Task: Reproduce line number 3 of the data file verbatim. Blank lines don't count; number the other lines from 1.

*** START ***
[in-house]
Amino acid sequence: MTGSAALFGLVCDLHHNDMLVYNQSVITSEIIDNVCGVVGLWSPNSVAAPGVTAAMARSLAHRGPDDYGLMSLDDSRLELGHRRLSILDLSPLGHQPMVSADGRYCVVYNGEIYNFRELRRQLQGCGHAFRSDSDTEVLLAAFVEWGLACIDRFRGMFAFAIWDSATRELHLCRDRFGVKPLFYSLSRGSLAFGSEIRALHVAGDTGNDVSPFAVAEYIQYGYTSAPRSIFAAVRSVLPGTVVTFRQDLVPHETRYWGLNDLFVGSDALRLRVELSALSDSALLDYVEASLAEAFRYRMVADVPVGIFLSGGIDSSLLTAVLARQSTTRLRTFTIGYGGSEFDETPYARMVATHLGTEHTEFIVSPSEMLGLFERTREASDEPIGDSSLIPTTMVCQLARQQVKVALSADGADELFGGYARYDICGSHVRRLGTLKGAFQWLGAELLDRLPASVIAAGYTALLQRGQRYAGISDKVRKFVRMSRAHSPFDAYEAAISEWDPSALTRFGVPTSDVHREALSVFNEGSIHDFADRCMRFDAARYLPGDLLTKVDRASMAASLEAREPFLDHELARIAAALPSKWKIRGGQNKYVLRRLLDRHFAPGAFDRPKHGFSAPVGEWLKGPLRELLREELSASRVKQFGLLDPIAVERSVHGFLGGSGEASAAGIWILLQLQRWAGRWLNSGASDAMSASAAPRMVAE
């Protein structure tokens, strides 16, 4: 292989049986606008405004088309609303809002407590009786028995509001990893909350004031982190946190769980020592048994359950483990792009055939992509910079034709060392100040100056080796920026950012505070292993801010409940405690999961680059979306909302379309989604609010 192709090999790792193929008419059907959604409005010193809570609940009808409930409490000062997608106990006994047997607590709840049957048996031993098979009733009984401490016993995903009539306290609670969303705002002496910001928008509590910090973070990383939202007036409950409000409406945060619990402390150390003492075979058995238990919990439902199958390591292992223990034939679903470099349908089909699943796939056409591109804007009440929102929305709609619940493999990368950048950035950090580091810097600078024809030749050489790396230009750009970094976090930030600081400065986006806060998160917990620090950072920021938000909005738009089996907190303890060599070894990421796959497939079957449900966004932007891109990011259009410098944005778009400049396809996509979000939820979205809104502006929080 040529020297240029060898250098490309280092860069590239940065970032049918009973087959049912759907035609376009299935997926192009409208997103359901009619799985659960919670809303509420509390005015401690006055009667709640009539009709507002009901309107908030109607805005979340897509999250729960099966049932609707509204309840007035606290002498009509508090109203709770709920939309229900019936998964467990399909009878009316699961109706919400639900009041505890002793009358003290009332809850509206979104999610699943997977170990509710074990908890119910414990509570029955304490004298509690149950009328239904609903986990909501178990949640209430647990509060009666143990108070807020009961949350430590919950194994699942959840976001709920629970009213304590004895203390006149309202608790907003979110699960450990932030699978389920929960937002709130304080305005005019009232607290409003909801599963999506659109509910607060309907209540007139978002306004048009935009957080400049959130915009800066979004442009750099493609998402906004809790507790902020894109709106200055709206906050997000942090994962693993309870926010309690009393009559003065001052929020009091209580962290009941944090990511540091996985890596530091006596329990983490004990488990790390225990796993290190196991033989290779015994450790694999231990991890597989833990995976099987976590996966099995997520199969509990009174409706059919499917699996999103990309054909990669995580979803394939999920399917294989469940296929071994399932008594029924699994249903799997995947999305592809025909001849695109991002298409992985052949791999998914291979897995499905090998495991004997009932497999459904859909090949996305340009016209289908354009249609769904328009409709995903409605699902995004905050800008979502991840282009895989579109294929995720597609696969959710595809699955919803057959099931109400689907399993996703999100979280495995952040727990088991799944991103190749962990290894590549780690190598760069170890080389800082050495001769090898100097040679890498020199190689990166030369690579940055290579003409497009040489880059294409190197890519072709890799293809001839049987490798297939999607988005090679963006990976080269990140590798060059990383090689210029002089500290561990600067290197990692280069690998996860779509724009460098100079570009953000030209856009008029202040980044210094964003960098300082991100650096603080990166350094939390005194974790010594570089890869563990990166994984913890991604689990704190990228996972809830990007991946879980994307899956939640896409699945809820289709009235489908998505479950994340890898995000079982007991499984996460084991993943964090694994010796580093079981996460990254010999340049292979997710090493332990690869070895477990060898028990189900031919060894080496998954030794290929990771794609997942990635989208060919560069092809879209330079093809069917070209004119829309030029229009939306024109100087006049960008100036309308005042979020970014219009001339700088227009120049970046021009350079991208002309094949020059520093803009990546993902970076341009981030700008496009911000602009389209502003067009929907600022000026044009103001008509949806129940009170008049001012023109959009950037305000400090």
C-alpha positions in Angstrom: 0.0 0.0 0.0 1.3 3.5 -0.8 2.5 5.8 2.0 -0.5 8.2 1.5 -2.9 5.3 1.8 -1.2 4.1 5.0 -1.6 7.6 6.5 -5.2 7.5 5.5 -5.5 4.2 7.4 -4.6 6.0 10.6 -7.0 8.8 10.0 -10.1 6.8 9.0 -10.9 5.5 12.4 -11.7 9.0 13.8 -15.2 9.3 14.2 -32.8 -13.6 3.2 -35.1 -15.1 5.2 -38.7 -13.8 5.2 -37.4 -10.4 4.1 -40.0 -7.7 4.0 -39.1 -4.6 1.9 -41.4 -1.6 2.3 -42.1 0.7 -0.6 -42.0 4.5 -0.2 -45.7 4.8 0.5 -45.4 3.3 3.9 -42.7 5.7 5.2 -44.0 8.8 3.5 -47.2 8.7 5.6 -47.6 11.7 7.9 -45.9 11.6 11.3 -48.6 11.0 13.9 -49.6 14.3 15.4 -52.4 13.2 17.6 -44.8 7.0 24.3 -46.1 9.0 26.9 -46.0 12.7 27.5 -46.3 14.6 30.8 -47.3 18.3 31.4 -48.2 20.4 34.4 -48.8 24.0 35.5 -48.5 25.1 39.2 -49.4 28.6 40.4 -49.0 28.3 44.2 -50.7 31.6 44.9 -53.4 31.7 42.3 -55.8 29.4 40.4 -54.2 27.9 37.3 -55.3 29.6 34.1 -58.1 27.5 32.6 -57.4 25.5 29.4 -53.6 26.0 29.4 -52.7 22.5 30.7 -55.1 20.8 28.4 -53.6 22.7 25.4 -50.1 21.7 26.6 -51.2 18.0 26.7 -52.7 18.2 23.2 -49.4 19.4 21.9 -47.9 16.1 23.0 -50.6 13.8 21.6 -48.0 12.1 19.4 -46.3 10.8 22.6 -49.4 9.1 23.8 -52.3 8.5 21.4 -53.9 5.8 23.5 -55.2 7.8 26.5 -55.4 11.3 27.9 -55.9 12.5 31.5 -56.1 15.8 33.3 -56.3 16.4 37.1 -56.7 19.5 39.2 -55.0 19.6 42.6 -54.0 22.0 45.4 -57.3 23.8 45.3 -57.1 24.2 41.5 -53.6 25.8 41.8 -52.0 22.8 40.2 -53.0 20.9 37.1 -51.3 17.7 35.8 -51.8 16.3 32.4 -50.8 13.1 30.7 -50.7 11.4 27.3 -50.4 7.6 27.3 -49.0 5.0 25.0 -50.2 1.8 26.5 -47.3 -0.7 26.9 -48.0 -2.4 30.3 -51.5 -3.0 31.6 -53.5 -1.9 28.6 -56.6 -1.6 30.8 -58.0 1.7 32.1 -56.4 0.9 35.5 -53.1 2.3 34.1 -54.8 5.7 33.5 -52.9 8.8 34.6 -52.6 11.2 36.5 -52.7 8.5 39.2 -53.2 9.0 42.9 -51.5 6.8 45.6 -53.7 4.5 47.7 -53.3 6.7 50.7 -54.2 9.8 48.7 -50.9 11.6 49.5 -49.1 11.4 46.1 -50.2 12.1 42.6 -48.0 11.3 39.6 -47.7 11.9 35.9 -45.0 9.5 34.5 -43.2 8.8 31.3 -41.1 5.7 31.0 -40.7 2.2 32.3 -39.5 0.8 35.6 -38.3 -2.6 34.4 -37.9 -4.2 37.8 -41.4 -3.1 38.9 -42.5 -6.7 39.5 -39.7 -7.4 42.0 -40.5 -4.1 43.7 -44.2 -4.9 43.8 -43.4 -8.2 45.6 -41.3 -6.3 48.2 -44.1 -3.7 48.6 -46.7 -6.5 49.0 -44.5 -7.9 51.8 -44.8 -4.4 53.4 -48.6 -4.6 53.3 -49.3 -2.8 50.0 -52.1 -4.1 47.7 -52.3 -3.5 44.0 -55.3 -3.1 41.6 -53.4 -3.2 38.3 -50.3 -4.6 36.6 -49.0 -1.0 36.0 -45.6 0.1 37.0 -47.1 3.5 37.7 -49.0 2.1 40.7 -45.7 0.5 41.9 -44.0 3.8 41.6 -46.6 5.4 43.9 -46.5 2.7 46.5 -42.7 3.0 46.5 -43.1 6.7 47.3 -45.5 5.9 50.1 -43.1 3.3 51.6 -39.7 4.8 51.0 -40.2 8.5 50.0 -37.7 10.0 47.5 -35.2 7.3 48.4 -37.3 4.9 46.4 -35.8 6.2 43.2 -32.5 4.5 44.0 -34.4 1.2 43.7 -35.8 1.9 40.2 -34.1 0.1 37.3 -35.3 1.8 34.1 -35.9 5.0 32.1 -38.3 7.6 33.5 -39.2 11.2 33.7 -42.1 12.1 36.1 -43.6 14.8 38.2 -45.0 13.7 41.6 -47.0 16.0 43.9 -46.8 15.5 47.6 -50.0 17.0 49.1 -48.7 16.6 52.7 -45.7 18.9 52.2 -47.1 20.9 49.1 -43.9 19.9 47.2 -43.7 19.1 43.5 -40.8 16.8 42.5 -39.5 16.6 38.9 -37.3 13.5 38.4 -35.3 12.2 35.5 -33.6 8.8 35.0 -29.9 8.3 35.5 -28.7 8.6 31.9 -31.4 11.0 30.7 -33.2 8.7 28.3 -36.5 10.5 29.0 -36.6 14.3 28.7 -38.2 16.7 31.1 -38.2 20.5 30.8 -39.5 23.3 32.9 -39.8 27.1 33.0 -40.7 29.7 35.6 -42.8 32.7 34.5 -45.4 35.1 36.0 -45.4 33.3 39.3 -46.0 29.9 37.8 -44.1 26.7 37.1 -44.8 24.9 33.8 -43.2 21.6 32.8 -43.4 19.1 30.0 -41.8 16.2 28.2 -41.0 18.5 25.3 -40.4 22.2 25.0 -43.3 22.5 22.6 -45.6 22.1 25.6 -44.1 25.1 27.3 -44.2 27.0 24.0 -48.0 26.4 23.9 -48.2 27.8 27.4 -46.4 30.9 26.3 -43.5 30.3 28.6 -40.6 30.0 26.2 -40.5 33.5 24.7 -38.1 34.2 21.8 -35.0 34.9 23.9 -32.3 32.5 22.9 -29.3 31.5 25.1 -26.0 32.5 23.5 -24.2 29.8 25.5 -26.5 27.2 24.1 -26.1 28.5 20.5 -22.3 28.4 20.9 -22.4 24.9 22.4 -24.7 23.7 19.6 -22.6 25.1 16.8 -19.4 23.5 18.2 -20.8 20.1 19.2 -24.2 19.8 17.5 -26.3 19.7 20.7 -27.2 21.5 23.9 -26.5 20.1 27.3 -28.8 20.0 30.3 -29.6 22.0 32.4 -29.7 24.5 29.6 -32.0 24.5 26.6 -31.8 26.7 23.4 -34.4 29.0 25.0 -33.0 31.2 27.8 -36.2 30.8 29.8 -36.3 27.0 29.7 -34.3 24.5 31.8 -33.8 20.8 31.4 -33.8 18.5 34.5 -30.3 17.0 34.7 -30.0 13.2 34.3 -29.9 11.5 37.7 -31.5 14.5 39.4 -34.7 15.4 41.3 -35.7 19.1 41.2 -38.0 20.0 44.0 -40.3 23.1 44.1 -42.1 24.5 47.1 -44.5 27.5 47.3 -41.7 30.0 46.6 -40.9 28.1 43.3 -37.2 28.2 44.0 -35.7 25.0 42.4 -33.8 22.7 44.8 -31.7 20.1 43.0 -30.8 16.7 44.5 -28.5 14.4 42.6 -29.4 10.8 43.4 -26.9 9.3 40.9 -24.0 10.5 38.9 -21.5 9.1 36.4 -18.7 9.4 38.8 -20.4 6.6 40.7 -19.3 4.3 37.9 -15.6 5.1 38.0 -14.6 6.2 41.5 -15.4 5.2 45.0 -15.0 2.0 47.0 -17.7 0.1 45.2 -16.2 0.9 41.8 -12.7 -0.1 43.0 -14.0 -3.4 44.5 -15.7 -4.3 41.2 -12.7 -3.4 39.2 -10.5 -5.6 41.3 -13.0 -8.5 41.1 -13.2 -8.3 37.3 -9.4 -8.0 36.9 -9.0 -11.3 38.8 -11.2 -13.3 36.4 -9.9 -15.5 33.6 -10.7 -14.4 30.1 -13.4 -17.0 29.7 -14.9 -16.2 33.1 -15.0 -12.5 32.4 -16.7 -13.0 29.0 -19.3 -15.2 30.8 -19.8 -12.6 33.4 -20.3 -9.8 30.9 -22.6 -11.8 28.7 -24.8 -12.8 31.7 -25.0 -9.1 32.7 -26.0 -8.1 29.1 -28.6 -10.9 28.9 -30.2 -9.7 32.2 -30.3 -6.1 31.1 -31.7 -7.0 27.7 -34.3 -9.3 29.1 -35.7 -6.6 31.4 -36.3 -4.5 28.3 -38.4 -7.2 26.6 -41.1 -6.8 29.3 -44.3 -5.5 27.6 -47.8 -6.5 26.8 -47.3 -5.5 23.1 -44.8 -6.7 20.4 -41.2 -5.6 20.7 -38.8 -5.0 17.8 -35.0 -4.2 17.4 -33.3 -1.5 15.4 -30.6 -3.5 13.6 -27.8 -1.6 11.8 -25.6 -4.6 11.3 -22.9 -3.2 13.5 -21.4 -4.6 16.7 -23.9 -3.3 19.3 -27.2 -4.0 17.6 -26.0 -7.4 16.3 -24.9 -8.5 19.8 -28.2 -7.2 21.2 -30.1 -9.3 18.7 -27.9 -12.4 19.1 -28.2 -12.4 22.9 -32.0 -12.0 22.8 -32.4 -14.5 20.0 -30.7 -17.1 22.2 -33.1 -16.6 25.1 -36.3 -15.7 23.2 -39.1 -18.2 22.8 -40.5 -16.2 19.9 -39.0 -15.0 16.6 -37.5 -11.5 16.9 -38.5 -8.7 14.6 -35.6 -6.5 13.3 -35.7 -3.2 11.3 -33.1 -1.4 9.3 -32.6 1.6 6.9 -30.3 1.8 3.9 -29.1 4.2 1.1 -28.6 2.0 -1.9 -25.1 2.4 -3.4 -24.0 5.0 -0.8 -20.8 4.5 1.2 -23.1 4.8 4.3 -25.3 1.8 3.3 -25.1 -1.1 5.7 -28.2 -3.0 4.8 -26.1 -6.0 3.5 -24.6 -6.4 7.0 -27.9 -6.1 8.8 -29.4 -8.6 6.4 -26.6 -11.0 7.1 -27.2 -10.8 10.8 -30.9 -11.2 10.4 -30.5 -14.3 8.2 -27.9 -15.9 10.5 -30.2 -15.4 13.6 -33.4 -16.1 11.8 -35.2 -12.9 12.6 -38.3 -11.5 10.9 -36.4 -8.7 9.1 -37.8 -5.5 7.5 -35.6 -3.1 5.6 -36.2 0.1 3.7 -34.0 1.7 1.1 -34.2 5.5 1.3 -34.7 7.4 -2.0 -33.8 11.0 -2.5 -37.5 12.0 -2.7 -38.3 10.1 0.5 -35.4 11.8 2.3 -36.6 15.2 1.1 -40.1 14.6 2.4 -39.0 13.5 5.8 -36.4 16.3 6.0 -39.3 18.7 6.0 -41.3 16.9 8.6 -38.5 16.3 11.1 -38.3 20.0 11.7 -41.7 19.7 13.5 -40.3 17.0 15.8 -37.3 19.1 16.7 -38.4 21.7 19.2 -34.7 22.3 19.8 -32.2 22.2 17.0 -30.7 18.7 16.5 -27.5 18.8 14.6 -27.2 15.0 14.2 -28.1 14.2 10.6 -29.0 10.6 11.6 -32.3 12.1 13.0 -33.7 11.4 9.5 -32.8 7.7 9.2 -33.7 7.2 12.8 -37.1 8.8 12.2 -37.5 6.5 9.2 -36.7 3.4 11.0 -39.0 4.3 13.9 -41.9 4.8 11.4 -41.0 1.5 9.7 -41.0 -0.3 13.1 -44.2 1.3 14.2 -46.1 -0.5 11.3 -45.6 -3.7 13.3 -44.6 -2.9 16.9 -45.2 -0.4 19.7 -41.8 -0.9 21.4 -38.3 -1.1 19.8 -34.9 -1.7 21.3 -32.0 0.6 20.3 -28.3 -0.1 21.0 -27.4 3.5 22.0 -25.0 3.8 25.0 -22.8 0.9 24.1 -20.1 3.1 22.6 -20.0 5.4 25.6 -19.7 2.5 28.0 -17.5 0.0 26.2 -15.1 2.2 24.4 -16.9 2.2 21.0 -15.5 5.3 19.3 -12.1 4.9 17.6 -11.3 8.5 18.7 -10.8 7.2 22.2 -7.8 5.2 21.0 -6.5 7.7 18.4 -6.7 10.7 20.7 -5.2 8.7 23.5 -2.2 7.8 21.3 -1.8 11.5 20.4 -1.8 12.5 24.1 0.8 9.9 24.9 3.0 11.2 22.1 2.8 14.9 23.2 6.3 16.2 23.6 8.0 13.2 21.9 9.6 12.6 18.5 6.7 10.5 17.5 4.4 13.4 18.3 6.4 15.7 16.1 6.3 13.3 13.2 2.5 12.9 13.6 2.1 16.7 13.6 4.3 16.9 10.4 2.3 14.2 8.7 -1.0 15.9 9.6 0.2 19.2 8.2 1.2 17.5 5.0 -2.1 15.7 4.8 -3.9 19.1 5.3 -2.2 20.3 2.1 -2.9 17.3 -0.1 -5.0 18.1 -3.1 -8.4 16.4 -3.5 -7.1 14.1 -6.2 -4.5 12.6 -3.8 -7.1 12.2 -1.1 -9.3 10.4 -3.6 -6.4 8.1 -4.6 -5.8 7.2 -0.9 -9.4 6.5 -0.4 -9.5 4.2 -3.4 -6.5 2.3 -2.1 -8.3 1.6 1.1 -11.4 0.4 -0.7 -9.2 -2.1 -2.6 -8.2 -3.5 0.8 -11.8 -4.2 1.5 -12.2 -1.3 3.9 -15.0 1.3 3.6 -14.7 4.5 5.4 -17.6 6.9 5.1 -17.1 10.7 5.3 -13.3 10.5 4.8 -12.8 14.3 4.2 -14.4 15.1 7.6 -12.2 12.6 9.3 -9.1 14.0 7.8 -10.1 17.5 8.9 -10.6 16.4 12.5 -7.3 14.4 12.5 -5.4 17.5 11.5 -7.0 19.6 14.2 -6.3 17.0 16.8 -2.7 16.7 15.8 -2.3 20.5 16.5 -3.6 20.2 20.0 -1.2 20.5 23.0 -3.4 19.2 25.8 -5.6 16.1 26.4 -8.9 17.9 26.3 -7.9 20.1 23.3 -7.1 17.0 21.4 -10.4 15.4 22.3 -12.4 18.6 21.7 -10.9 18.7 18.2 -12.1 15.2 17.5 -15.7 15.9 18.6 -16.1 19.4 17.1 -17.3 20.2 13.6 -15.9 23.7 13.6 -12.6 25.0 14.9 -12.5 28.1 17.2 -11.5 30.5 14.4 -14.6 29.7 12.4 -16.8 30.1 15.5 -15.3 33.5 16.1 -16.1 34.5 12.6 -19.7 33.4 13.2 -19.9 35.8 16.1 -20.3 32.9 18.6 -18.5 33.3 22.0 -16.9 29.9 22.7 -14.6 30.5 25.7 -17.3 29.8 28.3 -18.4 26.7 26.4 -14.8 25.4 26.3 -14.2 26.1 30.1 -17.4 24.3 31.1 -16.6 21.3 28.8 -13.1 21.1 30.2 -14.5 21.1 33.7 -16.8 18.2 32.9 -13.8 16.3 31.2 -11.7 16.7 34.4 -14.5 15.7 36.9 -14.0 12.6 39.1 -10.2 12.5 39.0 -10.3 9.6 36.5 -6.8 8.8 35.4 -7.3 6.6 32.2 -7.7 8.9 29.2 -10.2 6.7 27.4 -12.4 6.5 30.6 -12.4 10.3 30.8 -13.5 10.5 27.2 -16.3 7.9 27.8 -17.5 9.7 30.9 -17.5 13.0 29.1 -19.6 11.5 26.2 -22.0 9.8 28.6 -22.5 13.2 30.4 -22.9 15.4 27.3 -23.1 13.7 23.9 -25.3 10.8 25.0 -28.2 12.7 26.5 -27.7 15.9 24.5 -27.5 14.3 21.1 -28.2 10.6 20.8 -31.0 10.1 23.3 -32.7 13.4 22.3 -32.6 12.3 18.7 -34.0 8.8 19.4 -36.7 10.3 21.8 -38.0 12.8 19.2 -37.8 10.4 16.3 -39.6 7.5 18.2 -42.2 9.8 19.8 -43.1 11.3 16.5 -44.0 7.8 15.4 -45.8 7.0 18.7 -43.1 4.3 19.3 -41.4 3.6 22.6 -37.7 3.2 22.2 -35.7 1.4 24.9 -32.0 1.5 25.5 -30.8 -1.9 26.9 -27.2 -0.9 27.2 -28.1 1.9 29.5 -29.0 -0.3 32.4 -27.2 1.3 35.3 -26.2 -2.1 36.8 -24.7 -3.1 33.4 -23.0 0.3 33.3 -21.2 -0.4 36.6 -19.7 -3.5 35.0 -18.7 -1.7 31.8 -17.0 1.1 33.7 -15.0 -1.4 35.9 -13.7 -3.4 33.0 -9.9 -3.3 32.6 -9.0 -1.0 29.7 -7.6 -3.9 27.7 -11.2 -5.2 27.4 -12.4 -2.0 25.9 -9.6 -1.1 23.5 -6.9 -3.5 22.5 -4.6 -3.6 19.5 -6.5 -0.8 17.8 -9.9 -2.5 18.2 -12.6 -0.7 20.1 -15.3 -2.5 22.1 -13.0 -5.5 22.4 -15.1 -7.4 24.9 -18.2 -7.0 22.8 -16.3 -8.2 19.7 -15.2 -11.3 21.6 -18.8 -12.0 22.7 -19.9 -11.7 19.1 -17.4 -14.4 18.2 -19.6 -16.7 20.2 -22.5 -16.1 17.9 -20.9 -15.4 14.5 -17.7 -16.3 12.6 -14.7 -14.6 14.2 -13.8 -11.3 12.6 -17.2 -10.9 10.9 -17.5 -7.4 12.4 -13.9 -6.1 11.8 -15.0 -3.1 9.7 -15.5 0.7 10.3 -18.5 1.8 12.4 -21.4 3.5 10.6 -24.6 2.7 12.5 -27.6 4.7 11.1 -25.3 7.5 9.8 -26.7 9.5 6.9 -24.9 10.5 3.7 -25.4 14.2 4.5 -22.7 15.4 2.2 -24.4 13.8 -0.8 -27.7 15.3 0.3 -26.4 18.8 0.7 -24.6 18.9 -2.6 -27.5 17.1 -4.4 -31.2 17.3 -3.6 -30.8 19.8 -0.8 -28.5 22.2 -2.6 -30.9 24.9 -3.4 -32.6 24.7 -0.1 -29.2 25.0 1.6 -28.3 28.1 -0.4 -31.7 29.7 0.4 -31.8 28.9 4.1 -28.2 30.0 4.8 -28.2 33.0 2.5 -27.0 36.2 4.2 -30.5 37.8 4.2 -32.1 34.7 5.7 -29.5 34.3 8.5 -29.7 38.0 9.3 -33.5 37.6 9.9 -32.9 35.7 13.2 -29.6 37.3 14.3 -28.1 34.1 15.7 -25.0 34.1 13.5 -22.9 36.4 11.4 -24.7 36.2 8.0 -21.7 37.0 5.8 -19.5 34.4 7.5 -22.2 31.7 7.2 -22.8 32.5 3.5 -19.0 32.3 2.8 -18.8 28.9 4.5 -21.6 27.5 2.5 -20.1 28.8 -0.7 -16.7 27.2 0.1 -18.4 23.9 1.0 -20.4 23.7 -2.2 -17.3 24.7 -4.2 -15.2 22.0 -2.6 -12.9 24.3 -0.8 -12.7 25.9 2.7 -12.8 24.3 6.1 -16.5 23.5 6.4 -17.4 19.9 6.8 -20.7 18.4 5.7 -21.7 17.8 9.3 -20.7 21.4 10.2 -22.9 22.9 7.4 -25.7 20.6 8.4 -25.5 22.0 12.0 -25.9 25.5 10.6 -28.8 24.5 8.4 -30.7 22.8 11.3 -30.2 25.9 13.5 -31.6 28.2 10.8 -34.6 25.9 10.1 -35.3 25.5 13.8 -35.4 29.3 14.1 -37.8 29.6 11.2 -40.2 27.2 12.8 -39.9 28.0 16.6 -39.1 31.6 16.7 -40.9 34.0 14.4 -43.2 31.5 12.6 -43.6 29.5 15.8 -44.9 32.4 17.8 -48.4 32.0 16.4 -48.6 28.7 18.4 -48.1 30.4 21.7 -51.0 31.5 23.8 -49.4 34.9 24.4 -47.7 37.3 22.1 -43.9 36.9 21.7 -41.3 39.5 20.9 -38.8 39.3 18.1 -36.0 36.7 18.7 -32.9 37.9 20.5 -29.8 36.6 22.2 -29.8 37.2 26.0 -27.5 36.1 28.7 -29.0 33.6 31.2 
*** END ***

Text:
């Protein structure tokens, strides 16, 4: 292989049986606008405004088309609303809002407590009786028995509001990893909350004031982190946190769980020592048994359950483990792009055939992509910079034709060392100040100056080796920026950012505070292993801010409940405690999961680059979306909302379309989604609010 192709090999790792193929008419059907959604409005010193809570609940009808409930409490000062997608106990006994047997607590709840049957048996031993098979009733009984401490016993995903009539306290609670969303705002002496910001928008509590910090973070990383939202007036409950409000409406945060619990402390150390003492075979058995238990919990439902199958390591292992223990034939679903470099349908089909699943796939056409591109804007009440929102929305709609619940493999990368950048950035950090580091810097600078024809030749050489790396230009750009970094976090930030600081400065986006806060998160917990620090950072920021938000909005738009089996907190303890060599070894990421796959497939079957449900966004932007891109990011259009410098944005778009400049396809996509979000939820979205809104502006929080 040529020297240029060898250098490309280092860069590239940065970032049918009973087959049912759907035609376009299935997926192009409208997103359901009619799985659960919670809303509420509390005015401690006055009667709640009539009709507002009901309107908030109607805005979340897509999250729960099966049932609707509204309840007035606290002498009509508090109203709770709920939309229900019936998964467990399909009878009316699961109706919400639900009041505890002793009358003290009332809850509206979104999610699943997977170990509710074990908890119910414990509570029955304490004298509690149950009328239904609903986990909501178990949640209430647990509060009666143990108070807020009961949350430590919950194994699942959840976001709920629970009213304590004895203390006149309202608790907003979110699960450990932030699978389920929960937002709130304080305005005019009232607290409003909801599963999506659109509910607060309907209540007139978002306004048009935009957080400049959130915009800066979004442009750099493609998402906004809790507790902020894109709106200055709206906050997000942090994962693993309870926010309690009393009559003065001052929020009091209580962290009941944090990511540091996985890596530091006596329990983490004990488990790390225990796993290190196991033989290779015994450790694999231990991890597989833990995976099987976590996966099995997520199969509990009174409706059919499917699996999103990309054909990669995580979803394939999920399917294989469940296929071994399932008594029924699994249903799997995947999305592809025909001849695109991002298409992985052949791999998914291979897995499905090998495991004997009932497999459904859909090949996305340009016209289908354009249609769904328009409709995903409605699902995004905050800008979502991840282009895989579109294929995720597609696969959710595809699955919803057959099931109400689907399993996703999100979280495995952040727990088991799944991103190749962990290894590549780690190598760069170890080389800082050495001769090898100097040679890498020199190689990166030369690579940055290579003409497009040489880059294409190197890519072709890799293809001839049987490798297939999607988005090679963006990976080269990140590798060059990383090689210029002089500290561990600067290197990692280069690998996860779509724009460098100079570009953000030209856009008029202040980044210094964003960098300082991100650096603080990166350094939390005194974790010594570089890869563990990166994984913890991604689990704190990228996972809830990007991946879980994307899956939640896409699945809820289709009235489908998505479950994340890898995000079982007991499984996460084991993943964090694994010796580093079981996460990254010999340049292979997710090493332990690869070895477990060898028990189900031919060894080496998954030794290929990771794609997942990635989208060919560069092809879209330079093809069917070209004119829309030029229009939306024109100087006049960008100036309308005042979020970014219009001339700088227009120049970046021009350079991208002309094949020059520093803009990546993902970076341009981030700008496009911000602009389209502003067009929907600022000026044009103001008509949806129940009170008049001012023109959009950037305000400090």